7. +1 on anchoring early. When we did 9 nights on Lake Powell, we anchored for 8 of them, and 5 of them had monsoon storms. We were always anchored by 4:00 (just in time for happy hour!) and had at least 4 more hours of daylight. Give yourself plenty of clearance for swing. If you're not dealing with a heavy current or tides and you're in a protective cove, you could be in for a great nights sleep (once the worrying stops!). We always switch our batteries to HOUSE (#2) as soon as we stop for any length of time. This ensures you keep your starting batteries isolated and charged. I would try to avoid turning the batteries to off in case there is an emergency in the middle of the night and you need lights/power in a hurry. You don't want to be tripping over things to get the batteries back on.
  8. We used to do this trip quite a few times a year. We've since moved to the Pacific Northwest and Catalina trips are ALWAYS missed. Here's a few words of advice: 1) Check weather ahead of time. Sometimes, Catalina looks like a stones throw away because it's so clear. Sometimes, the fog rolls in and things get scary. We've made the crossing in extremely dense fog (200 foot visibility) and I will never do it again (we do NOT have radar). It CAN be done if you go slow, but it doesn't make for a fun crossing. 2) Check for Santa Ana winds. If the Santa Ana's are blowing, DON'T GOT. Just do some Google searches of Avalon Harbor and Santa Ana winds. The winds blow directly into the harbor and after blowing for 25 miles across the open ocean, the harbor gets nasty. 3) The easiest way to get to/from the shore is on a dingy, but they DO offer a shore boat service. I believe it's $4-5 each person, each way, so it adds up quickly. If you're regularly going to go to the island, I'd invest in a dingy. You can call the shore boat on Channel 9 and they will pick you up within 5 minutes. 4) Not sure if you're staying overnight on your boat, but if so, they do offer on shore shower/bathroom facilities. 5) Memorial Day to Labor Day is the hardest time to get a mooring in Avalon Harbor. Two Harbors (for a 24' boat) usually has vacancy year-round. 6) Try the Buffalo Milk drinks! They were created on the island and worth a taste. There is a TON of shopping, eating and drinking that can be done in Avalon. It's a very lively city and although it's less that 30 miles from Los Angeles, you feel like you're in another world. Two Harbors (opposite end of the island) is much more quiet, with only one restaurant/bar and a small shop. There's lots of hiking trails and the water is crystal clear. Let me know if you have any more questions!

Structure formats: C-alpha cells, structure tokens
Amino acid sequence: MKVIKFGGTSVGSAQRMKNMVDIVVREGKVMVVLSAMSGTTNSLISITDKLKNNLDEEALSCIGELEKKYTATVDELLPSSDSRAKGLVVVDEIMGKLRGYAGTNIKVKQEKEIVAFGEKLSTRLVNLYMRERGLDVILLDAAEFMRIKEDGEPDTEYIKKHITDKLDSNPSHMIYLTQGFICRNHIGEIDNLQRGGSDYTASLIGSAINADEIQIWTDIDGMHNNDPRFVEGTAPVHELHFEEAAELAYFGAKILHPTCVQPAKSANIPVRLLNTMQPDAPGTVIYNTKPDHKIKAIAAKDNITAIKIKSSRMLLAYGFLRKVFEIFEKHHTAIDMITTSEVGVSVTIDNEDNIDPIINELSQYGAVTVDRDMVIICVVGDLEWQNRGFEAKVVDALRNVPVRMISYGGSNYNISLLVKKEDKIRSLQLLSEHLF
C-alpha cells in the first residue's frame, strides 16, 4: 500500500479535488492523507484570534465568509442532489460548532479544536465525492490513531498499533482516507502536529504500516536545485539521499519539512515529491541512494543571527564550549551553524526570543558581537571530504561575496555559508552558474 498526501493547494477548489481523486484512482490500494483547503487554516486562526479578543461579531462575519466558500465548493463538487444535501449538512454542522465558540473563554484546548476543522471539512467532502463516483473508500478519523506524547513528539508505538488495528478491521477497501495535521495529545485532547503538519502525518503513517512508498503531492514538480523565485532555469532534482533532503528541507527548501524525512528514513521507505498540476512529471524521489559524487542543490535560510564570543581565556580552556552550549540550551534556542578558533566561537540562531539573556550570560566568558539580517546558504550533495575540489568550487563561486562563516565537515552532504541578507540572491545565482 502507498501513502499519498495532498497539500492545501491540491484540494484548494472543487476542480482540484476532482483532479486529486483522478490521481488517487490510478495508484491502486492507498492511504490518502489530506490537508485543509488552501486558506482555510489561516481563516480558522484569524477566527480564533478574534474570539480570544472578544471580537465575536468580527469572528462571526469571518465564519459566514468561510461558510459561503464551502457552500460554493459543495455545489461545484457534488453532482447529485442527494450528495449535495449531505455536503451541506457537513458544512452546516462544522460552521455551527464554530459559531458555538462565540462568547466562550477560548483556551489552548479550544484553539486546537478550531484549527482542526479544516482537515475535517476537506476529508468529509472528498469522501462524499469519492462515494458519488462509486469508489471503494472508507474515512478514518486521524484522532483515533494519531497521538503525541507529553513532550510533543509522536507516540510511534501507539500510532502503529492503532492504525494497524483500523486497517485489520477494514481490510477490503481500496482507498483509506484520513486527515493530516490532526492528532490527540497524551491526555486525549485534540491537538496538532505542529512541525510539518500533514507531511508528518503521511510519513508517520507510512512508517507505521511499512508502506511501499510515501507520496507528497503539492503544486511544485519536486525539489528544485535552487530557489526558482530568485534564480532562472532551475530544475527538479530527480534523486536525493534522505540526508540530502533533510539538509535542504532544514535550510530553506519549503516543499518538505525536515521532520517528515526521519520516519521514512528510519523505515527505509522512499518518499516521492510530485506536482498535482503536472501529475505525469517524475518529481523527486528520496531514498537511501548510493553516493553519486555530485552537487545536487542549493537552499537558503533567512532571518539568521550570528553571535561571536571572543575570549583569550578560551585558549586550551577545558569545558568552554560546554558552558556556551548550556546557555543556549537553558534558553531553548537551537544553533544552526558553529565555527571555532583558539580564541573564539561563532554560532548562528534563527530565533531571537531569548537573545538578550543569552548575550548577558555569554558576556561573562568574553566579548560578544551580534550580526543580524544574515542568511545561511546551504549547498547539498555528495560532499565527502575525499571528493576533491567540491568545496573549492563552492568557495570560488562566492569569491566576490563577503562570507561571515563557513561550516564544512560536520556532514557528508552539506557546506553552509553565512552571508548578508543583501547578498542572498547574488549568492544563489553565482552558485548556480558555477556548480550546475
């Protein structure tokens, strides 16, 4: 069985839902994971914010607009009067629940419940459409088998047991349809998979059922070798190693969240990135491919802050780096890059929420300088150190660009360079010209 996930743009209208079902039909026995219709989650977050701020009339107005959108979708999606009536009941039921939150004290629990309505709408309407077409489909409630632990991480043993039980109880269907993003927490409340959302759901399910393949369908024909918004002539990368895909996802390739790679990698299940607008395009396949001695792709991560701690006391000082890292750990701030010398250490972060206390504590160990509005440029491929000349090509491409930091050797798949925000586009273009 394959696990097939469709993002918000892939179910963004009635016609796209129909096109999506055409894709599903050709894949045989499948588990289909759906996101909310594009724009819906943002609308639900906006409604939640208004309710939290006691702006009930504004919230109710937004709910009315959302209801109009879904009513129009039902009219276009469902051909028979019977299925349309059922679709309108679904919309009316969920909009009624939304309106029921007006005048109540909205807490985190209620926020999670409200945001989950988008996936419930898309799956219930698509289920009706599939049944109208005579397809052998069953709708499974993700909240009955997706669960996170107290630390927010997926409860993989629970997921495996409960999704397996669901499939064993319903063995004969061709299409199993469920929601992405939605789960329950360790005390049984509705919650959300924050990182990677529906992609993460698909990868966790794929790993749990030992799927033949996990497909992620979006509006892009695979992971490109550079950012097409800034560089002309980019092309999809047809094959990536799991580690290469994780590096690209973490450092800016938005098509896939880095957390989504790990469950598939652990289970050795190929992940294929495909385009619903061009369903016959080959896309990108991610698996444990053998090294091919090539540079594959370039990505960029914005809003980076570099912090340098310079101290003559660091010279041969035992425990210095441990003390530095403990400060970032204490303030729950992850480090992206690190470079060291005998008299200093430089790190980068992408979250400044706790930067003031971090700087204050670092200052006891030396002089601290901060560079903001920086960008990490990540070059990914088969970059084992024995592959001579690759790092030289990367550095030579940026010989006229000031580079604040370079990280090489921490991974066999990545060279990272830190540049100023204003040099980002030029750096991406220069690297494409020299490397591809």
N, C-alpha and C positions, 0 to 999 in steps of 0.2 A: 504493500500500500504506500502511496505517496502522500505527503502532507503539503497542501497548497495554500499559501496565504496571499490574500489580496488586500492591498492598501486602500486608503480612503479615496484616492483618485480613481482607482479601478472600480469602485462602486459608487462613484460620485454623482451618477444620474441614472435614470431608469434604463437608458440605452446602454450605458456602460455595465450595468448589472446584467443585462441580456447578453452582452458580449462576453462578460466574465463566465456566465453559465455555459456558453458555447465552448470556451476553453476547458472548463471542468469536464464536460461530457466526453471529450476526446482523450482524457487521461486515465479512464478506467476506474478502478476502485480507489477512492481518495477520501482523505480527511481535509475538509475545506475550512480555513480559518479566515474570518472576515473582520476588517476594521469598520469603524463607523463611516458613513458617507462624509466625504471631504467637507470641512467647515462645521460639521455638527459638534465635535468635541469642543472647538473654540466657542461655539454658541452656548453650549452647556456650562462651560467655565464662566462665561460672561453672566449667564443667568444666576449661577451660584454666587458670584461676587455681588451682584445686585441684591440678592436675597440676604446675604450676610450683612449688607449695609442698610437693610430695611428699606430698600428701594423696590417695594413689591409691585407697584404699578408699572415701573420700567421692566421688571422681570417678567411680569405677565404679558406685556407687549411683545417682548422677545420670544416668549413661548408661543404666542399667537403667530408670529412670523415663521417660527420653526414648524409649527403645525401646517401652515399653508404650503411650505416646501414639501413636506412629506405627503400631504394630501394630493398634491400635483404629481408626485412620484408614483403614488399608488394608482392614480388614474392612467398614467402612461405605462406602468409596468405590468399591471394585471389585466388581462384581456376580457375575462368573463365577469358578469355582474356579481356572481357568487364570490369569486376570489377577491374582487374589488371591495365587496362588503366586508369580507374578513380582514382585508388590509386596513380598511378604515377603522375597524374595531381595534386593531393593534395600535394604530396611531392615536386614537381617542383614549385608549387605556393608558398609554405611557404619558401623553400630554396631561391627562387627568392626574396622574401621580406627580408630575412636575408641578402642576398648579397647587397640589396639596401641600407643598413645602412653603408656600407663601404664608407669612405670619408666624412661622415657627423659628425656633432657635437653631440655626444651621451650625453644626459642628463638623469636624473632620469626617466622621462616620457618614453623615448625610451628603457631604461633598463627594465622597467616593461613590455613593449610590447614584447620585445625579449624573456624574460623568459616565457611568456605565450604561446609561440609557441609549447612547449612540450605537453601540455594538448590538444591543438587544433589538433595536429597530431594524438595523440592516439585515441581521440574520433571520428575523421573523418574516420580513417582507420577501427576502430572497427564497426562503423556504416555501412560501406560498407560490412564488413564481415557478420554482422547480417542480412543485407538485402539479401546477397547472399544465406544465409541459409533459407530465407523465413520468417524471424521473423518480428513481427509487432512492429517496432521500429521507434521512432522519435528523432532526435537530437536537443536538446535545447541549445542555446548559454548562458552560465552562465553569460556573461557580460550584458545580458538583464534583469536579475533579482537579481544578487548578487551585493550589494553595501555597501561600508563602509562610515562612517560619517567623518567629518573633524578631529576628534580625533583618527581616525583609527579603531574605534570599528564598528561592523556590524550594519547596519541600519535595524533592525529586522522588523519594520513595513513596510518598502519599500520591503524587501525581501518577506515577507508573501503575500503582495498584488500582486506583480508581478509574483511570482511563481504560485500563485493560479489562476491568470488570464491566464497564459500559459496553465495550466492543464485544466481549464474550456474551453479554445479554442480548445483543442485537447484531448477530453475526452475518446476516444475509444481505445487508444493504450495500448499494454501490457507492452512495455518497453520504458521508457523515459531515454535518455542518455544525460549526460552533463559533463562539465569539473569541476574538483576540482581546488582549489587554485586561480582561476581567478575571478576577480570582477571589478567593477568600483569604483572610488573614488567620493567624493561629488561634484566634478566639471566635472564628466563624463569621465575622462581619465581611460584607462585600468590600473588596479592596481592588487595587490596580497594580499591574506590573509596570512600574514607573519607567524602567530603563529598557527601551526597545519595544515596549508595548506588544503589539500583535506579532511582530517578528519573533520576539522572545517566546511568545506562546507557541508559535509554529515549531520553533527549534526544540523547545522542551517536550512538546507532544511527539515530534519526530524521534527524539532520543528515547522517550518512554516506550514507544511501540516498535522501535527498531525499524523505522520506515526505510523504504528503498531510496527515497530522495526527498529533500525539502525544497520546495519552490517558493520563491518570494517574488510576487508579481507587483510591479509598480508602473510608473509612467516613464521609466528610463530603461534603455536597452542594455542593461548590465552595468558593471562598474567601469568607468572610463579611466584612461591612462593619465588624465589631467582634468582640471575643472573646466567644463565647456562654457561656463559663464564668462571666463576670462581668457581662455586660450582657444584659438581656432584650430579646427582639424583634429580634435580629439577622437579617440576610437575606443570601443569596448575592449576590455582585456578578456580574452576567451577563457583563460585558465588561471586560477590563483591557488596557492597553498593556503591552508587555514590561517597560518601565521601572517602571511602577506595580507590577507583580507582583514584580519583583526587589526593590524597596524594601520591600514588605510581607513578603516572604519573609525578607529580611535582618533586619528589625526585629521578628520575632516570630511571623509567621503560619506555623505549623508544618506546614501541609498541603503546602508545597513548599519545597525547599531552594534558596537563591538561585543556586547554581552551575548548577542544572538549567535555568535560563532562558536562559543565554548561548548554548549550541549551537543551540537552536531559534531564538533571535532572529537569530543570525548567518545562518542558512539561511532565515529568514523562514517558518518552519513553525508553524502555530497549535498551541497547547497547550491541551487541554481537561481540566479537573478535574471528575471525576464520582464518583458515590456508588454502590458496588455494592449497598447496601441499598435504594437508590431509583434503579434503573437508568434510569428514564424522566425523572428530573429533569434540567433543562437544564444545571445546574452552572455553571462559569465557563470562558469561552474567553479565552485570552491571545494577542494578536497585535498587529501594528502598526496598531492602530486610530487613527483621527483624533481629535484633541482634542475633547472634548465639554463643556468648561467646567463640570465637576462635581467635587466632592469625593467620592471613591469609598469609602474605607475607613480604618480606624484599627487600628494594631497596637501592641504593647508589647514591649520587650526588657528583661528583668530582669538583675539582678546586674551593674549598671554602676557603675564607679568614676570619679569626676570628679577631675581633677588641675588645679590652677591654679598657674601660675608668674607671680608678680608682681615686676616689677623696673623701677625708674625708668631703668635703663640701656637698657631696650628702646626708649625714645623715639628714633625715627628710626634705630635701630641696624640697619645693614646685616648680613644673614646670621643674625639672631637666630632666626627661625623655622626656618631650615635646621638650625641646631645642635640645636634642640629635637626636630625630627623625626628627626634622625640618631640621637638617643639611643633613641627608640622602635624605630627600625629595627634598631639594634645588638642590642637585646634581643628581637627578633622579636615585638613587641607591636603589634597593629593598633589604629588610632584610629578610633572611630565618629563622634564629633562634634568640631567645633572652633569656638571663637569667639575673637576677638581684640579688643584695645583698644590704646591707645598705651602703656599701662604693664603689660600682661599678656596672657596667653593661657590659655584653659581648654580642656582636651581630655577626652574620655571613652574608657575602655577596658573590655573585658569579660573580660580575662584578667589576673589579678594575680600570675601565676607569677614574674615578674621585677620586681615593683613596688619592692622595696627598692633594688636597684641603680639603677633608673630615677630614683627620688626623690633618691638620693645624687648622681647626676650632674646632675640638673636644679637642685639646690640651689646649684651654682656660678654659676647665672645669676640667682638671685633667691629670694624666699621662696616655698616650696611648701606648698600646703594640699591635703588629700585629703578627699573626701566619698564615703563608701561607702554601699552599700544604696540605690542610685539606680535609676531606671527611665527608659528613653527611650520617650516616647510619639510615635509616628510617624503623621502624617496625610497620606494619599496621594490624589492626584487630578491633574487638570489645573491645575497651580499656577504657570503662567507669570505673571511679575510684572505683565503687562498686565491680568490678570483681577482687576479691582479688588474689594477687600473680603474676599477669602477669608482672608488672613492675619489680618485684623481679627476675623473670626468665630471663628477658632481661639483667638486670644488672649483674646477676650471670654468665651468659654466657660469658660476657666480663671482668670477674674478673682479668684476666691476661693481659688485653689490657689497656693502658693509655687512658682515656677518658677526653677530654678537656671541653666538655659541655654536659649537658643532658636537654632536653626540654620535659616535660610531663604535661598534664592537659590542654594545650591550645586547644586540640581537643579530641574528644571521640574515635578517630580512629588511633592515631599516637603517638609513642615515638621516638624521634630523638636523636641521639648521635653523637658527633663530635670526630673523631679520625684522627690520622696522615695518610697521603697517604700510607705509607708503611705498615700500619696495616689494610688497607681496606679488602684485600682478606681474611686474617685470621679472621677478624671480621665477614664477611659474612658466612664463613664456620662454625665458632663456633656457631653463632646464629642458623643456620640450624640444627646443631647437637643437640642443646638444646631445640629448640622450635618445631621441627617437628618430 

9. ANOTHER update...Problem was NOT solved! Took the boat out again a few weeks ago and had the same issue, got up on plane then the starboard engine kept cutting out. Sounded fine when running, then RPMs would drop to 600 then go back to 3500, then drop again. Eventually, they would keep fluttering and die out. Jumped down in the engine room and looks like there is a timing sensor on the lower part of the motor/crankshaft that runs up the front of the motor and ties into a main engine wiring harness. Well, the wires, which are wrapped in the plastic loom, were rubbing on a pulley. It must have been rubbing for a while because it wore through the plastic loom and was rubbing on the wires directly, going THROUGH the protective coating on the wire and causing them to short. This short, being a sensor wire, was throwing off timing to the engine and causing it to cut out/stall. Lots of poking around through this whole process but glad that it was a relatively simply fixed. I've got the wires taped up, the loom taped up, and everything zip-tied out of the way. Been running perfectly since. Thanks for all your help along the way!